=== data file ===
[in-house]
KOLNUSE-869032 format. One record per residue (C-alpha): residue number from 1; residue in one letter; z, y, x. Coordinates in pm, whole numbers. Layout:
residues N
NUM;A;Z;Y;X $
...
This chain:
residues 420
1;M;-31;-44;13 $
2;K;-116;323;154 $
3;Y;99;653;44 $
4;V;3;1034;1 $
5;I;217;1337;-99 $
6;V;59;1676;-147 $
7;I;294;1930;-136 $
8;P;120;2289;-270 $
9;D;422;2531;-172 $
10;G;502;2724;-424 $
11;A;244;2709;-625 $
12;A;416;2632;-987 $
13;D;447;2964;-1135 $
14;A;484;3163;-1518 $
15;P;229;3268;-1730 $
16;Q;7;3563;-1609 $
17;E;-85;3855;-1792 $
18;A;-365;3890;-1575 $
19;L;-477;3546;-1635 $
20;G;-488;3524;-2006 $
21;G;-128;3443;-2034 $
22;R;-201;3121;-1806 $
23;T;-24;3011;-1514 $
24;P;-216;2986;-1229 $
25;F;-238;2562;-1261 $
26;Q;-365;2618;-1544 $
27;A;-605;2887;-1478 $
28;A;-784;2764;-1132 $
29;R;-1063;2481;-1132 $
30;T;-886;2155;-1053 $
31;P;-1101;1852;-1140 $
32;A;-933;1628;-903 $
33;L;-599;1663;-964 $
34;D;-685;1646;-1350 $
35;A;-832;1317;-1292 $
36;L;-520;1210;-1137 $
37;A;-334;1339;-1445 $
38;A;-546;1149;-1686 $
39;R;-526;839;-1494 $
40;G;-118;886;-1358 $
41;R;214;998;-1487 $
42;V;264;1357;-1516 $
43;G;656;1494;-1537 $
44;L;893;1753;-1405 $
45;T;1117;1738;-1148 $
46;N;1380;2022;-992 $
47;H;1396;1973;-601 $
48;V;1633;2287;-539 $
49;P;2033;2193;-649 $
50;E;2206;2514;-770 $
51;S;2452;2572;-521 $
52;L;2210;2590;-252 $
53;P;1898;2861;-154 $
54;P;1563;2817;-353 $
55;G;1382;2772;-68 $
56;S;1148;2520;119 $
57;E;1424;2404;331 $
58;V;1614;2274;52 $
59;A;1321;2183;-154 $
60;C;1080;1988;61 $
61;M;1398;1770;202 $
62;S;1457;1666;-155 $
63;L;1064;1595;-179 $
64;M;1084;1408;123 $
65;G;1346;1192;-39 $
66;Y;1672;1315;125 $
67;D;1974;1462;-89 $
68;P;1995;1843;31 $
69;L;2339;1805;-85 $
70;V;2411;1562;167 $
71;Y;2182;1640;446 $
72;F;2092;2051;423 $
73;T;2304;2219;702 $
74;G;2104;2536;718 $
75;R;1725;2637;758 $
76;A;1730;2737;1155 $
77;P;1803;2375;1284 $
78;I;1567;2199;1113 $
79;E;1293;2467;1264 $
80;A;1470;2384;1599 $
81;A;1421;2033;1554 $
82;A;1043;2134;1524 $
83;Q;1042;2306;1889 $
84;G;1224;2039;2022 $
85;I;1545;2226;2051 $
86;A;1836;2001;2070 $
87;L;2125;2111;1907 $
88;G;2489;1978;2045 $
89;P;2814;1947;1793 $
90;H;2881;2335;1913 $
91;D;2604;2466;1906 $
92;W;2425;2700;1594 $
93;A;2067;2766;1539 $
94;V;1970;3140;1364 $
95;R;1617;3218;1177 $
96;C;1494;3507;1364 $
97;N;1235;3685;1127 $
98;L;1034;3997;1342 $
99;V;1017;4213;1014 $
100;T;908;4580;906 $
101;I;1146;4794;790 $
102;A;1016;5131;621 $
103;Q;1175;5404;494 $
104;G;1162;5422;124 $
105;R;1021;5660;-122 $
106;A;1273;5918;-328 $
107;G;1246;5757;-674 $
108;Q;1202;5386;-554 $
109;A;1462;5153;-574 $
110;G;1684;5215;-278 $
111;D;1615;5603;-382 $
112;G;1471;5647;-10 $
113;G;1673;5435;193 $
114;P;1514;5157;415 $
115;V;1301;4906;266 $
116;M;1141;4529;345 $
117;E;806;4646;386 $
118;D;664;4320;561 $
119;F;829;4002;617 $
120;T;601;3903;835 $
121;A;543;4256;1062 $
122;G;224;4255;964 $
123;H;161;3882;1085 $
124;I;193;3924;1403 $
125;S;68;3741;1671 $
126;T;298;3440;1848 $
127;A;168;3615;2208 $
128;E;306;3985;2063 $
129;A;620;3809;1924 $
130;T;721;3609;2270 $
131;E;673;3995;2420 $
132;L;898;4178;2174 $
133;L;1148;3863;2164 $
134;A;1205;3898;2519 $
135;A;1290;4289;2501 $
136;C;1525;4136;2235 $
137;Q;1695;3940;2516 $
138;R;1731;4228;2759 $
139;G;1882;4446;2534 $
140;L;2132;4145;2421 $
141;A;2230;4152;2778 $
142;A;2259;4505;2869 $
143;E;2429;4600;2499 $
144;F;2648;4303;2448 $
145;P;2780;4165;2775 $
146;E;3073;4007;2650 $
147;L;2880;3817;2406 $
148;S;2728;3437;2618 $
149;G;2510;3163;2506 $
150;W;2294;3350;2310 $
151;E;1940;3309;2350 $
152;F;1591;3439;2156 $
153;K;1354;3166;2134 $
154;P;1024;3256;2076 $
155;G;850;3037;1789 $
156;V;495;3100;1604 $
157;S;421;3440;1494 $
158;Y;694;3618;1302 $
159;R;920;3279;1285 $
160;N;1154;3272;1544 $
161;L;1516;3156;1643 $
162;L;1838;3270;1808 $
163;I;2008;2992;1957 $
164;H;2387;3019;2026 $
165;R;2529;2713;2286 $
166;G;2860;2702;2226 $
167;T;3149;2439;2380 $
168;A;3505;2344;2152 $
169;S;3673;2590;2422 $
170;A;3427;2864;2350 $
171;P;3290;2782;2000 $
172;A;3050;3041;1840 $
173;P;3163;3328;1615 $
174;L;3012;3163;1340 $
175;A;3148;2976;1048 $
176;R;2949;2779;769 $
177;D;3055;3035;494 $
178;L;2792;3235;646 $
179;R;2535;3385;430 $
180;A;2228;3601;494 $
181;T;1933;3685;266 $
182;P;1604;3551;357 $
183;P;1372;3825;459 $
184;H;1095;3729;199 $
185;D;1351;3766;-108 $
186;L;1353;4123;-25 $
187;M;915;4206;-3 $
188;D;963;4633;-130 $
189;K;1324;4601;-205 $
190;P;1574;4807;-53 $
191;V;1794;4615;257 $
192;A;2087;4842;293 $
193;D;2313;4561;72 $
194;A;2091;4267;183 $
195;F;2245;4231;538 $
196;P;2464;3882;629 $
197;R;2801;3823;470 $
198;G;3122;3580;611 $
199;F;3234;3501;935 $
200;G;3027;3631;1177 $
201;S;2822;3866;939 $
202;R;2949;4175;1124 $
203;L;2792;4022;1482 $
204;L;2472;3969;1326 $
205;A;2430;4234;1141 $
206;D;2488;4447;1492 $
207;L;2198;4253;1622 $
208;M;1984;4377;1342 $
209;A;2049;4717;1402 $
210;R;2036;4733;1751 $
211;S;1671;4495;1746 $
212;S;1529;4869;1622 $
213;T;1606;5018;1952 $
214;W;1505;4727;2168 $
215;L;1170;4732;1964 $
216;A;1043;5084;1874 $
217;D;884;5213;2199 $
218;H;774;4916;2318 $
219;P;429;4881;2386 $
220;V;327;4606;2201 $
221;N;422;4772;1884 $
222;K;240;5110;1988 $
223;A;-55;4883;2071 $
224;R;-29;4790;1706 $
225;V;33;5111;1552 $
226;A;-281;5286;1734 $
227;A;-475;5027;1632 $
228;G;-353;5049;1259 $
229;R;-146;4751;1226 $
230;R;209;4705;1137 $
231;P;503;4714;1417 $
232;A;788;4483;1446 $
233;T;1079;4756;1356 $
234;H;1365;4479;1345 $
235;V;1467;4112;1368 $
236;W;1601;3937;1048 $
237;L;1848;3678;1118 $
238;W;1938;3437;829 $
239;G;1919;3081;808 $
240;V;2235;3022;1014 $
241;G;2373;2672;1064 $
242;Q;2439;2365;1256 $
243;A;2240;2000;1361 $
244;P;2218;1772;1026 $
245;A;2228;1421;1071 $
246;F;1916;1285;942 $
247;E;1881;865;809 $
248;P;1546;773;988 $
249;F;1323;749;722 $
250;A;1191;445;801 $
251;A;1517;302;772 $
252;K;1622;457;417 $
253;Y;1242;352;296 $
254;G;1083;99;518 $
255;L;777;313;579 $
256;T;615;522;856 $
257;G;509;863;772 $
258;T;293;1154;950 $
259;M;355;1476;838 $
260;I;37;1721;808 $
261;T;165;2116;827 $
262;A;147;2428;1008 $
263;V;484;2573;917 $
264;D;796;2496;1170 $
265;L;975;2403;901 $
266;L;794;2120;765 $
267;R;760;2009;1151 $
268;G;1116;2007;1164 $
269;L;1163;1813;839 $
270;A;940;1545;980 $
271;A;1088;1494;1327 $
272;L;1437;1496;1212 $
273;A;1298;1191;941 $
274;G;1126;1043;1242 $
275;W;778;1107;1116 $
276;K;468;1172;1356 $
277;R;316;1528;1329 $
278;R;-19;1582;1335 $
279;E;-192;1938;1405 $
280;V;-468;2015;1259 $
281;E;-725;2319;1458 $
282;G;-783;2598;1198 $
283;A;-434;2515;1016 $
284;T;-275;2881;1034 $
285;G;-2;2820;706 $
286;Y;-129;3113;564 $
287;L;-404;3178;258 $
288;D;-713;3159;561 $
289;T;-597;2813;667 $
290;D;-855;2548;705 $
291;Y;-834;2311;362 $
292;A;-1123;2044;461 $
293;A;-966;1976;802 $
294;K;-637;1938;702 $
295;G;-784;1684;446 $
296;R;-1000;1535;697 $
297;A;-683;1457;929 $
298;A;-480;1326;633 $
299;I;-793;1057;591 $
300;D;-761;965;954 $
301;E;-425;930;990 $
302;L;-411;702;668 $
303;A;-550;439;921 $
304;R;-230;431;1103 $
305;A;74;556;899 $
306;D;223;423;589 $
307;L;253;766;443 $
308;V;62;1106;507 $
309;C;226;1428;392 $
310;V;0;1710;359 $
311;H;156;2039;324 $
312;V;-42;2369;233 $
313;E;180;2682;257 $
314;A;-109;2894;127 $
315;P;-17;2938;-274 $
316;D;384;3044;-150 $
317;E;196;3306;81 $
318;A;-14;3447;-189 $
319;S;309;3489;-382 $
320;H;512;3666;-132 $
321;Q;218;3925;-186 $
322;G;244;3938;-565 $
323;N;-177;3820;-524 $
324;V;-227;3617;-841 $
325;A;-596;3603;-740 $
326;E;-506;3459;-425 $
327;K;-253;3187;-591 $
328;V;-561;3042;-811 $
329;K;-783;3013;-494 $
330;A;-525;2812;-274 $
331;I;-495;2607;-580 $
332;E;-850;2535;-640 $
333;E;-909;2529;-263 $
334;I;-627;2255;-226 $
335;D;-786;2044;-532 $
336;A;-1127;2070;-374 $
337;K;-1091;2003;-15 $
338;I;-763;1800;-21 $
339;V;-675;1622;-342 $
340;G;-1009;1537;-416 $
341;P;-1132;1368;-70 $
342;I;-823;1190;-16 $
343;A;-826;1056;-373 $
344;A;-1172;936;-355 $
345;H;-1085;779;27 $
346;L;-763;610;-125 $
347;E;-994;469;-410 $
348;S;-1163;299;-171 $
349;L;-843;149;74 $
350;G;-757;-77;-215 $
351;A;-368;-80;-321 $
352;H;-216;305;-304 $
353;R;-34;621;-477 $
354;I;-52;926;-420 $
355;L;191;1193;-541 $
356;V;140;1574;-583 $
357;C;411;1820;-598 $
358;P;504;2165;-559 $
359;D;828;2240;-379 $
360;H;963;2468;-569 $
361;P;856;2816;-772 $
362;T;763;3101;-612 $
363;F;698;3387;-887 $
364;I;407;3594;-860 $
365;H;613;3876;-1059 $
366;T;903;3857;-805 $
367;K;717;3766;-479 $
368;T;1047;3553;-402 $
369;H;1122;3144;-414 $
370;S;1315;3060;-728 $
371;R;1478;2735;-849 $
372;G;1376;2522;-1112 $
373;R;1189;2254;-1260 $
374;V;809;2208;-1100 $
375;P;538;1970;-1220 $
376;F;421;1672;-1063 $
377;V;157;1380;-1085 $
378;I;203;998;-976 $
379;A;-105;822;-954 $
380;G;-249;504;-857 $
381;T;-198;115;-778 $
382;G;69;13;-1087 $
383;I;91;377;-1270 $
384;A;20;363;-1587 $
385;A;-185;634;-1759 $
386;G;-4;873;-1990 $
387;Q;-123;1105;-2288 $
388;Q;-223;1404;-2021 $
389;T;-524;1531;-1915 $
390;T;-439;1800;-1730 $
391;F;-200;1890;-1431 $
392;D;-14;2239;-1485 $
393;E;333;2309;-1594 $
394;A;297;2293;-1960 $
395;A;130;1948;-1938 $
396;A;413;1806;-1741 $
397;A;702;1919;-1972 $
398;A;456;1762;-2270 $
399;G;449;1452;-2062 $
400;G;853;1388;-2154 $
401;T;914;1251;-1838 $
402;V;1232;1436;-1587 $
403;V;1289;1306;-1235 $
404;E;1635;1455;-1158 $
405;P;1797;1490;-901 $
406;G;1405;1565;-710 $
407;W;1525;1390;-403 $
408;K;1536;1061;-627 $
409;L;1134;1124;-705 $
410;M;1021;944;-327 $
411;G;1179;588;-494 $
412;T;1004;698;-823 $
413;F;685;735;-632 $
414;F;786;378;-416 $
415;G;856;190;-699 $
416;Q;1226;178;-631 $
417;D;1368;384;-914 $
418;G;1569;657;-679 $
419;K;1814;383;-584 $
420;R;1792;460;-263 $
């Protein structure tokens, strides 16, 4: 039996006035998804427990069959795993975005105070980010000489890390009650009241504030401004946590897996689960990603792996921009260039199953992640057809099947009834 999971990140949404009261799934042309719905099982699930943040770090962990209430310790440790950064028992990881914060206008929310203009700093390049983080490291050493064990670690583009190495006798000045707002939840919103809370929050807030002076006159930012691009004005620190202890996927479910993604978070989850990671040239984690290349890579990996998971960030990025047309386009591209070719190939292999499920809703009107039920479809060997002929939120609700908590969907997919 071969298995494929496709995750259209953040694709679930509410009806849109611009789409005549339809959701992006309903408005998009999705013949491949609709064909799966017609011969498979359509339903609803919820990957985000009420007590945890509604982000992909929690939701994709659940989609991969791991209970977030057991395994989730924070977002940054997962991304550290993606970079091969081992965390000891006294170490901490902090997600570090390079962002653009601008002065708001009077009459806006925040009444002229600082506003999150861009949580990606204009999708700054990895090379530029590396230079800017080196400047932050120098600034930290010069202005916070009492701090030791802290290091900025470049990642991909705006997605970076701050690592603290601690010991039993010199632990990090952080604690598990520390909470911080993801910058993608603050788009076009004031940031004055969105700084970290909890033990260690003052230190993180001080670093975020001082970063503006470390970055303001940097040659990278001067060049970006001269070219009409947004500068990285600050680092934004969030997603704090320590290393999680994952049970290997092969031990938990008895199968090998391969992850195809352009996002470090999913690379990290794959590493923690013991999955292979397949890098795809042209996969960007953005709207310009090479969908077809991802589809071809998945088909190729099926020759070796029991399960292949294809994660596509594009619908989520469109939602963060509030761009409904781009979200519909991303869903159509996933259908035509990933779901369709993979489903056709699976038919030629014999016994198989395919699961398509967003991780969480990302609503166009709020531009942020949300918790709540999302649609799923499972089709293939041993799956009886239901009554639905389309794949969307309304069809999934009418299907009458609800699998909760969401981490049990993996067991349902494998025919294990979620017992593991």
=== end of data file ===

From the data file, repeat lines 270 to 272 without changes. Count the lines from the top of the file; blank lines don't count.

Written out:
263;V;484;2573;917 $
264;D;796;2496;1170 $
265;L;975;2403;901 $